How to get a refund on your energy (if you’re in credit)
You may have heard the news story from 2019 that 46% of UK households are owed money by their energy company. That’s almost a 50:50 chance that you could be owed some money to claim back.
But before you rush off to get that money, be warned it’s not quite a simple as that. Whether you should ask for a refund depends on a number of factors – most importantly the time of year and if you have a new energy contract. Let us explain.
Before we get stuck in, remember that the news story was based on research by energy switching service Uswitch. So, we are not talking utterly unbiased work from a consumer organisation, university, or government department. Yes, the research made a shocking headline: 13 million UK households are owed a total of £1.7 billion, but it’s only mind-boggling until you dig a little deeper.
The two kinds of energy account
Yes, you may be in credit with your energy company but this doesn’t mean you should claim your money back immediately. It all depends on which sort of account you are talking about. Specifically, is your account balance live or closed?
- A closed account is one with a previous energy supplier
- A live account is the one you have with your current energy supplier
You may have a closed account because you moved home or because you switched supplier. Let’s have a deeper look at your credit situation with a closed account and your live account.
Can I claim back credit from a closed energy account?
Yes! Your previous energy company should have given you back any money you had in credit when you closed your account – just as they would ask you to pay them any money you owe them – however, this doesn’t always happen. If you don’t use the company’s services any more and they still owe you money, you should claim it back.
In 2014, Energy UK (the body that represents the energy industry) announced the launch of the My Energy Credit campaign. This aimed to reunite customers with cash that is owed to them by their former energy company. It was estimated, at the time, that up to 3 million households were owed an average of £50 by their former energy supplier.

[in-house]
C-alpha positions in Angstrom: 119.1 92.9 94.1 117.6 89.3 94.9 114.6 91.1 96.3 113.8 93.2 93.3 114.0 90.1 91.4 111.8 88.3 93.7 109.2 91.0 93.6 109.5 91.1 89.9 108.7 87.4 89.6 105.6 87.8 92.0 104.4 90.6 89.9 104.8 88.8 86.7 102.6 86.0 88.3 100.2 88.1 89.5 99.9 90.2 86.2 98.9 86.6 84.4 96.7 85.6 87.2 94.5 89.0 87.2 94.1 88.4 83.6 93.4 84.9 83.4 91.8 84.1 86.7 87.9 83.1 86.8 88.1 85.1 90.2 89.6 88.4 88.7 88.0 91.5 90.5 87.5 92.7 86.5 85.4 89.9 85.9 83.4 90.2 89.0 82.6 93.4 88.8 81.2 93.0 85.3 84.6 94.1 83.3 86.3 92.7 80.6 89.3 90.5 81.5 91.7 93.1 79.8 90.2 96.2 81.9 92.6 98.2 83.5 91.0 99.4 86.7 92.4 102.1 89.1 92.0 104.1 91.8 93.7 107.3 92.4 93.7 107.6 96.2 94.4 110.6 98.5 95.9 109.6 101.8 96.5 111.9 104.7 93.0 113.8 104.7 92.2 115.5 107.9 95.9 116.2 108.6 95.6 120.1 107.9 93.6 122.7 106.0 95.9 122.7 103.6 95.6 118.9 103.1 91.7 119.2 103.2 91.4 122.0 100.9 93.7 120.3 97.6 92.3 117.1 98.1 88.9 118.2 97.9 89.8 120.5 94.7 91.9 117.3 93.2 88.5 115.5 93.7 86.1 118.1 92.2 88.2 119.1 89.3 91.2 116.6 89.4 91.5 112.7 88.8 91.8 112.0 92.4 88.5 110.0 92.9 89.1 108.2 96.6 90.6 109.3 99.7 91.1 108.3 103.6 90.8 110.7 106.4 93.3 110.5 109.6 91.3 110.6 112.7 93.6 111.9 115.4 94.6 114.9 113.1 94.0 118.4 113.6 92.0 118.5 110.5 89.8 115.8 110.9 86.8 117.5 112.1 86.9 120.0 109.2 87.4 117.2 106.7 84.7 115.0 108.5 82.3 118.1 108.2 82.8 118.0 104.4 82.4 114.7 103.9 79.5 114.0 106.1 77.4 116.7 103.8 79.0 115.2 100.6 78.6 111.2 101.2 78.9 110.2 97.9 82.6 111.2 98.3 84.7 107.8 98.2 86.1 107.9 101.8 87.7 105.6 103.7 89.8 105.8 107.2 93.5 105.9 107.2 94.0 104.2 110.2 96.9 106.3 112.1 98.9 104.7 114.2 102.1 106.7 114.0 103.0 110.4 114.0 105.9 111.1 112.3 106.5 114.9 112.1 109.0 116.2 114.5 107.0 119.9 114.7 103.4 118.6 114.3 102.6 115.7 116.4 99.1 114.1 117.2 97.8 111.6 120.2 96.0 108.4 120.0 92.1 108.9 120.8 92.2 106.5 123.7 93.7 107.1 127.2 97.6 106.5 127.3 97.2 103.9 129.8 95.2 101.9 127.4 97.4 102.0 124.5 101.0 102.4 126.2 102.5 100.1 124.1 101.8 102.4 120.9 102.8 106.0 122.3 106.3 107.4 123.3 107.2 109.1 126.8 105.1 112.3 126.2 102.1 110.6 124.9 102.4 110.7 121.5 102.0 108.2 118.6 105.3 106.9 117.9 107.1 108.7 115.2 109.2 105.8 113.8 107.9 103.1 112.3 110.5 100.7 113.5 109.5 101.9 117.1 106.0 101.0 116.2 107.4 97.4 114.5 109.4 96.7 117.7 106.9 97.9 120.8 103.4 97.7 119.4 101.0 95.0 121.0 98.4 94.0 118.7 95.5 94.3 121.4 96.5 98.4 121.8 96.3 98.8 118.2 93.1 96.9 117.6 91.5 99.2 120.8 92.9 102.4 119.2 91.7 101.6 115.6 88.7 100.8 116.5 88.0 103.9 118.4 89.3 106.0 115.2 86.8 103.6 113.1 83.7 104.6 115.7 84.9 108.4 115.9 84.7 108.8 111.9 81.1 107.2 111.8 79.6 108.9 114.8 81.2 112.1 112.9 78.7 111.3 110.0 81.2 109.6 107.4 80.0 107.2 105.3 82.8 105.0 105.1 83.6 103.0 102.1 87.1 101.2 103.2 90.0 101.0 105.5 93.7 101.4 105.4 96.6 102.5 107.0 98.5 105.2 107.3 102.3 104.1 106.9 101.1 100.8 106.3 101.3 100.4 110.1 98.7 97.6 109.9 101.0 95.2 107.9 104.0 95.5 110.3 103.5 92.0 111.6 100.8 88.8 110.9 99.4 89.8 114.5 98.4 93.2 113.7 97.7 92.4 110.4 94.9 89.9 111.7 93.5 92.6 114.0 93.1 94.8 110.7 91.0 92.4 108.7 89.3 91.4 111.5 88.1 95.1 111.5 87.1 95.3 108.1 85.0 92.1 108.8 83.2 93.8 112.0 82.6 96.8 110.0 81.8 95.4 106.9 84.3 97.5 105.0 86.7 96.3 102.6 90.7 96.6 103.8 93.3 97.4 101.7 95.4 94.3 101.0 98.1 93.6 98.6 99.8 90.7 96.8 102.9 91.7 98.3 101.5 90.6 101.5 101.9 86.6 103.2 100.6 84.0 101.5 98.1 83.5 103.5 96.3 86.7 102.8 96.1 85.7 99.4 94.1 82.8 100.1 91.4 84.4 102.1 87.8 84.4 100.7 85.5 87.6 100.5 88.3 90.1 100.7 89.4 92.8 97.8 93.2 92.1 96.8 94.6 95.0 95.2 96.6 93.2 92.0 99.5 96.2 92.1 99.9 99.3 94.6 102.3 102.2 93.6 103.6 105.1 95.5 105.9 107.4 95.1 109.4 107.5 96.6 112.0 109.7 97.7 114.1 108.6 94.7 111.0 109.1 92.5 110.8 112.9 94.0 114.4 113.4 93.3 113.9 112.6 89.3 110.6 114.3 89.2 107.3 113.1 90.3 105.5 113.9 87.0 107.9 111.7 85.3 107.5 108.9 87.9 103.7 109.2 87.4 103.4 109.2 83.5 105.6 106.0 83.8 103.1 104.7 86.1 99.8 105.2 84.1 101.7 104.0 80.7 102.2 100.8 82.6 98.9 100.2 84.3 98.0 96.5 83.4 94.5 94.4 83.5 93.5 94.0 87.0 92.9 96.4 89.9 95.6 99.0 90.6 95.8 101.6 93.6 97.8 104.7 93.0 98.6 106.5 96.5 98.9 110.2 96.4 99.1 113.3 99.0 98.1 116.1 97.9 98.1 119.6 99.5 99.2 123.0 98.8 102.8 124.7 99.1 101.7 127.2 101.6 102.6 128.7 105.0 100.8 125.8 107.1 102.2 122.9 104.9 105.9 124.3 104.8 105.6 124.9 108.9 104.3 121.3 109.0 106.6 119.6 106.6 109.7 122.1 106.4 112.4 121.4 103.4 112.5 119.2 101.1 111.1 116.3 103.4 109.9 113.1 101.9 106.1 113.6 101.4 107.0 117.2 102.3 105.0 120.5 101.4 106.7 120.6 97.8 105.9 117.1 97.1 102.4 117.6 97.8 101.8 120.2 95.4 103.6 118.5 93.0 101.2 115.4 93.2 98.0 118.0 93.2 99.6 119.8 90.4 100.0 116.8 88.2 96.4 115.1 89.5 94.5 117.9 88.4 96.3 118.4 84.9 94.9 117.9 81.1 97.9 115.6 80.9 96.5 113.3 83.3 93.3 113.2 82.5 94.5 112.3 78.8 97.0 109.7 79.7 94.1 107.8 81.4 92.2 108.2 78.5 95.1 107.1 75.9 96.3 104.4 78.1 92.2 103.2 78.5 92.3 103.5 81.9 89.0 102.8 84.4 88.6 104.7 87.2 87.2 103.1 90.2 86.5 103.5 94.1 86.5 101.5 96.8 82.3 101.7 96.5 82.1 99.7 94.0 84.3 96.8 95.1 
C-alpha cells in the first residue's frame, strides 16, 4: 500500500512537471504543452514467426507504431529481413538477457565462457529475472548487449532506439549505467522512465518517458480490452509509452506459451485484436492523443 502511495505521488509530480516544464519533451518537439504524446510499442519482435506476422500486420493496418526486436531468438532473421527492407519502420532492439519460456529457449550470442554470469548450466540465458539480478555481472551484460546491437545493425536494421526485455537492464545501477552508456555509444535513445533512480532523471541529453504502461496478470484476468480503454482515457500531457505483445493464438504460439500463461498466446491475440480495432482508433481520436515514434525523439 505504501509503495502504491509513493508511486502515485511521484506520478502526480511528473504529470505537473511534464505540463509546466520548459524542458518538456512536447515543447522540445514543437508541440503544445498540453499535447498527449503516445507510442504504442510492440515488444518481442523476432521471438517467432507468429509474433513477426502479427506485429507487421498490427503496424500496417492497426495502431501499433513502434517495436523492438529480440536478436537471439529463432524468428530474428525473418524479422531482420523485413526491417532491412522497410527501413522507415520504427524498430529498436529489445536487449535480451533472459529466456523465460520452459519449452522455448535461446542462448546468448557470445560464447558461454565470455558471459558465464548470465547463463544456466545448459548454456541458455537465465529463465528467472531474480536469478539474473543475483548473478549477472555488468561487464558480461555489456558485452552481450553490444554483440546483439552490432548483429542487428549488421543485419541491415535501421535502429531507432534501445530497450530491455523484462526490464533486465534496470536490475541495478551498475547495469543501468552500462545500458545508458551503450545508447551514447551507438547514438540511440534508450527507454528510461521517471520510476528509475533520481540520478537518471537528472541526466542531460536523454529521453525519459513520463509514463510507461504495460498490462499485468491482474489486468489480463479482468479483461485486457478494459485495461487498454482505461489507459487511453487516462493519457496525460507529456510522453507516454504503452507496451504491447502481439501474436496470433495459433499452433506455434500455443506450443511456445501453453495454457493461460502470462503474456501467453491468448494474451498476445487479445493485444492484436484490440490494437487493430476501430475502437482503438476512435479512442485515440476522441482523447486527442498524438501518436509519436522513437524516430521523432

The campaign aimed to make people aware of the fact that they might be owed money, but also provided a website, Facebook page and helpline. The helpline is now defunct, but you can still request your credit by contacting your energy company directly. You will need to have your old address and a proof of identity to hand when you call.
It is also possible to see how much you are in credit by checking online through the website of the energy supplier you’re using. British Gas is one of those companies where you can claim back credit online, though you’ll have to have up to date readings in order to get your money back.
Here are the contact details for the major energy companies:
|Supplier||Opening Hours||Phone Number|
|British Gas||Mon-Fri 8am-8pm, Sat 8am-6pm||0333 202 9802|
|EDF Energy||Mon-Fri, 8am-8pm, Sat 8.30am-2pm||0800 096 9000 (landlines are free)|
|E.ON||Mon-Fri 8am-8pm, Sat 8am-4pm||0333 202 4856|
|npower||Mon-Fri 8am-8pm, Sat 8am-4pm||0800 073 3000 landlines, 0330 100 3000 mobiles|
|Scottish & Southern Energy*||Mon-Fri 8am-8pm, Sat 8am-4pm||0800 975 1662 (landlines are free)|
|Scottish Power||Mon-Fri 8am-7pm, Sat 8.30am-1pm||0800 027 0072 landlines, 0345 270 0700 mobiles|
*Includes: Atlantic, Southern Electric, Scottish Hydro, Swalec and M&S Energy): 0800 975 1662 (landlines are free)
When you should think twice before you claim back energy credit
If your energy company owes you money – in other words, if you are in credit – you have the right to claim it back at any time. However, this might not be the best course of action.
Many of us pay our energy bills by direct debit nowadays. This is good, because you get a better deal when you pay by direct debit. However, the way that direct debit works isn’t the same as we use energy, and this creates an issue with credit.
Direct debit transfers a set amount of money out of your account each month. However, you use different amounts of energy over a year – more in the winter and less in the summer. Your energy company tries to set your monthly bill at a rate mid-point between winter and summer, but this means that you will have a bit of credit for about half the year.
For example, say you pay your energy company £90 per month by direct debit, but in the summer you use only £60 worth of energy a month. Time to call them up and get back your precious spondulicks, right?
Maybe, maybe not. You may well use £120 worth of energy in the winter. Of course, you are welcome to get that credit back in the summer, but be sure that you don’t have large energy bills in the winter that you struggle to pay. Building up a bit of credit with your energy company allows for a bit of flexibility in the system and keeps your payments steady.
When you probably should claim back energy credit
We have seen that being in credit with your energy company does not necessarily mean that you should claim it back. However, there are occasions when you probably should.
- You’ve moved into a new home: If you have an unexpectedly large bill, you may be using a lot less energy than the previous occupiers, but the energy company is basing your bill on their usage
- Someone has left your household: You might find a surprisingly large drop in the amount of energy you use when someone moves out
- You’ve ‘gone green’: You’ve insulated the loft and cavity walls, turned the thermostat down a smidgeon, bought a new energy efficient boiler, or applied any other energy saving measures.
My supplier refuses to credit me. Help!
Your energy supplier is obliged to refund any credit in full if you ask them. It can refuse to refund you if it has ‘reasonable grounds’ to do so. If you disagree with their thinking, you can complain to the Energy Ombudsman, the body who handle disputes between consumers and energy suppliers.